Kariba (Zimbabwe) (AFP) – Urgent repairs to avert the collapse of the gigantic, power-generating Kariba Dam between Zimbabwe and Zambia will begin this year after the two neighbours signed $294 million in deals with international investors Friday.
The overhaul project of the world’s largest man-made dam will fix deformities and cracks in walls that were discovered in a series of assessments. Those threaten to cause the massive structure to collapse — an eventuality that would carry unimaginable humanitarian and environmental consequences if water in the 181 billion cubic metre capacity reservoir were freed by a massive breach.
Given the high stakes involved, the European Union, World Bank, African Development Bank and the Swedish government agreed to bankroll the critical renovation effort.
“It was considered an emergency and the EU decided to mobilise funds as it was important to start the rehabilitation as soon as possible,” Philipe Van Damme, the EU ambassador to Zimbabwe, told AFP.
Managed by the Zambezi River Authority (ZRA), the dam feeds water to two hydro power stations generating 750 megawatts of electricity for Zimbabwe and 600 MW for Zambia.
Without the repairs, the economic and humanitarian consequences would have been “too ghastly to contemplate”, said Zambia’s Finance Minister Alexander Chikwanda at the signing ceremony on the Kariba Dam wall.
Were the dam allowed to collapse, Chikwanda noted, the lives of millions of people would be at risk in flooding, and power supplies to the entire region would be substantially reduced. Building a new dam, meantime, would cost $5 billion.
The planned repairs will continue for up to 10 years.
Located 400 kilometres downstream from the famous Victoria Falls on the Zambezi River, the dam was built between 1956 and 1959 on designs by French firm Tractebel Engineering.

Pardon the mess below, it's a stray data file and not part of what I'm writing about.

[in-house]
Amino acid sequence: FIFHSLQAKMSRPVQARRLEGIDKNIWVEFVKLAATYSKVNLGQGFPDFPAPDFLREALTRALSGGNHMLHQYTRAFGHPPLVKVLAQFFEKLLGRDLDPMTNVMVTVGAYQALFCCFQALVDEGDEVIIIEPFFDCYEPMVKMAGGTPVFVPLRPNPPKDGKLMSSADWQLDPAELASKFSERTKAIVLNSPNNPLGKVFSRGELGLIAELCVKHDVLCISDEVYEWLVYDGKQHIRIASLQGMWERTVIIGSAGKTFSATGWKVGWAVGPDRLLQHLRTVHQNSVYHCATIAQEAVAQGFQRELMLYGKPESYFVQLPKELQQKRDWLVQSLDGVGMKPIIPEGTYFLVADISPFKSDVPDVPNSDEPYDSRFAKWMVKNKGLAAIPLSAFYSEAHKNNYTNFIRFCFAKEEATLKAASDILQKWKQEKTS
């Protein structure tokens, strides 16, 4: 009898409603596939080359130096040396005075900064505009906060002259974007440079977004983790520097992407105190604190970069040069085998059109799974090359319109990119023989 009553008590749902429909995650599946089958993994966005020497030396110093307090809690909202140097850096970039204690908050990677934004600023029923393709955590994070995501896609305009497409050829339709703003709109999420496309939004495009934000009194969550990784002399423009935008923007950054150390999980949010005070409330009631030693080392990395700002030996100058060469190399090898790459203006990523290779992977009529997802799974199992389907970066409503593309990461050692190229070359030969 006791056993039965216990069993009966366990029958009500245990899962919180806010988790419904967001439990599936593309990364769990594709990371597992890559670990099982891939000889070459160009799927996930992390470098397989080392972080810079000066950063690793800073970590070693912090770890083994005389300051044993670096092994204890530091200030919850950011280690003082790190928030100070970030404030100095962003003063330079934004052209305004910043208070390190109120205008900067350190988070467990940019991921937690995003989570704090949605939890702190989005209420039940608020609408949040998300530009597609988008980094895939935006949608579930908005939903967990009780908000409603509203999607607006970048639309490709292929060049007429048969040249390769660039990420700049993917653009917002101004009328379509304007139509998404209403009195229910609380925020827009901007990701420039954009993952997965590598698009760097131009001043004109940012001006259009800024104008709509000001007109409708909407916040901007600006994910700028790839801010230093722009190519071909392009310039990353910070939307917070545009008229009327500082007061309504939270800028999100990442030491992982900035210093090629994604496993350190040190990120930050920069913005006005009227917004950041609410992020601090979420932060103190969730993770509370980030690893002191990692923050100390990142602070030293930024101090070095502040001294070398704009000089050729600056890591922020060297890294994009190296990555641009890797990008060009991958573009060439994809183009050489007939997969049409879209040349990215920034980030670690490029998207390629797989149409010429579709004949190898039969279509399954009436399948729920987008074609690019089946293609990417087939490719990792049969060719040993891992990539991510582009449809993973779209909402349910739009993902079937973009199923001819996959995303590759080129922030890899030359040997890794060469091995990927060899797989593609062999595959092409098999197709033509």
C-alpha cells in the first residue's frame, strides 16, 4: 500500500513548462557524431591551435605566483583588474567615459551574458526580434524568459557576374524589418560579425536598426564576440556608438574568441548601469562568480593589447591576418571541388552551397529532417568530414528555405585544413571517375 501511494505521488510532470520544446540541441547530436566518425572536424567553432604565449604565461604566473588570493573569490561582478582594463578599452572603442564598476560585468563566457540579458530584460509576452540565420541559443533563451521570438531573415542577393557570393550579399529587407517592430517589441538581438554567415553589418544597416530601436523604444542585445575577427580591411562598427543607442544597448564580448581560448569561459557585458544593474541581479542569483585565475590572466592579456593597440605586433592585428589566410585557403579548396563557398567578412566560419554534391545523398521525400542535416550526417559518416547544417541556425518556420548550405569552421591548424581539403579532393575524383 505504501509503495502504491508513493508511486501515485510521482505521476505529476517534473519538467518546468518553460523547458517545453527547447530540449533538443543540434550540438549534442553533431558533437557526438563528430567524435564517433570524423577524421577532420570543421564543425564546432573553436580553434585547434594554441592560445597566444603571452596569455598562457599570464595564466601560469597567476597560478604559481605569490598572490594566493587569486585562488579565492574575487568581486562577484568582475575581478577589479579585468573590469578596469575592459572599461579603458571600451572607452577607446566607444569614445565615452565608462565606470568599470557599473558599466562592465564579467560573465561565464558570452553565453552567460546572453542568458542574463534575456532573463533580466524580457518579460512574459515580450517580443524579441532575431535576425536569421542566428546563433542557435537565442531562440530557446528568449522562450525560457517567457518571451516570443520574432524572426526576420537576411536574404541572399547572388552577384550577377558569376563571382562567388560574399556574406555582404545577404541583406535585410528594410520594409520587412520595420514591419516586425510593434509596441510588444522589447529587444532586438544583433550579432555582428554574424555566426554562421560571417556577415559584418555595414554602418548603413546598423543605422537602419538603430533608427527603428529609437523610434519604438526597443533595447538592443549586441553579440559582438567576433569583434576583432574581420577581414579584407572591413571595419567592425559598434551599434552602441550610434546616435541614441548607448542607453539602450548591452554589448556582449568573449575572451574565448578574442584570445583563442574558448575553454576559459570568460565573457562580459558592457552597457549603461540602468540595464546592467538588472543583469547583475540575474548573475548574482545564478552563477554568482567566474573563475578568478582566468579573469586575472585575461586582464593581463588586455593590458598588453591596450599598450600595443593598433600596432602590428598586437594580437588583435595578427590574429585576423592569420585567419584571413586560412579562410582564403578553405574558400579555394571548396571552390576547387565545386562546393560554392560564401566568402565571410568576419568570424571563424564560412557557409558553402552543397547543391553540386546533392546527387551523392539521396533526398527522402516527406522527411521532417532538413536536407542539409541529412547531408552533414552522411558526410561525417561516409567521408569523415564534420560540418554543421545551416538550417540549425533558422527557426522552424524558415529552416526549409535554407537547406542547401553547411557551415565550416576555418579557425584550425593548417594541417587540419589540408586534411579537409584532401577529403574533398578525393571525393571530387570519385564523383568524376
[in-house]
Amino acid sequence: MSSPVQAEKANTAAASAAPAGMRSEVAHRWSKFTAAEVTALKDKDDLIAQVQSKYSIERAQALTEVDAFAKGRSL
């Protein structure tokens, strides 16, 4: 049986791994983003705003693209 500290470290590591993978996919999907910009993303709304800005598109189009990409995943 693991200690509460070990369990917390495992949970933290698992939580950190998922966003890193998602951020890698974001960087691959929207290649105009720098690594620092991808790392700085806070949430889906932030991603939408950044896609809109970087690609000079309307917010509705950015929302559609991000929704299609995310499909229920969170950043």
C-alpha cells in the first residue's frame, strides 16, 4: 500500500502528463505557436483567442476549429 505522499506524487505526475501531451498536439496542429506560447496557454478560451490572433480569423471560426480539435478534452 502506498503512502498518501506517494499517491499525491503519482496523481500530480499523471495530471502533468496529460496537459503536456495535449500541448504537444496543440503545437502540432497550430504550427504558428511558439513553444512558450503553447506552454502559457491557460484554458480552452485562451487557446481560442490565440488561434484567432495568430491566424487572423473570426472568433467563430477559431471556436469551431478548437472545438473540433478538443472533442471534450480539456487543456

The curvature concrete arch dam and its enormous reservoir capacity makes the barrage “exceptional in its size,” said Bernard Goguel, an internationally renowned expert on dam surveillance.
Stretching out 617 metres and standing 128 metres high, the dam is a “bit like the Eiffel Tower of the great French engineer André Coyne,” said Goguel, who had supervised inspections of the dam for over two decades until 2010.
– Risk of floods –
Experts had warned the structure could collapse after massive outflows of water from the spillways had eroded an area near the dam wall.
Swelling of the concrete wall due to slow chemical reaction over the years is also impeding the passage of water through the floodgates.
A collapse of the dam would result in the loss of a key source of electricity for Zambia and energy-starved Zimbabwe. It could also pose a risk to lives of three million people downstream in Zambia, Zimbabwe, Malawi and Mozambique.
In a recent report the World Bank warned that “after 50 years of operation serving the southern African region, Kariba Dam now requires a series of rehabilitation works for its continued safe operation.”
“A failure to invest in the timely rehabilitation of the dam will result in the gradual degradation of key dam safety features.”
Dam managers ZRA said the repairs will include reshaping the plunge pool to minimise the scouring of the foundation, and fixing the six flood gates.
ZRA chairwoman Charity Mwansa said the “reshaping of the plunge pool will take three years, while the of the rehabilitation of the spillway gates will take six years with minimal disruptions to normal operations.”
“We are going to work night and day to make sure this dam has another 100 years,” vowed the authority’s CEO Munyaradzi Munodawafa.
Of the loans and grants, the largest chunk — $100 million — has come from the EU. The World Bank and the African Development Bank are each chipping in with $75 million in loans. Sweden is giving a $25 million grant.
The repairs will cost $300 million in all and the two countries will pay the difference.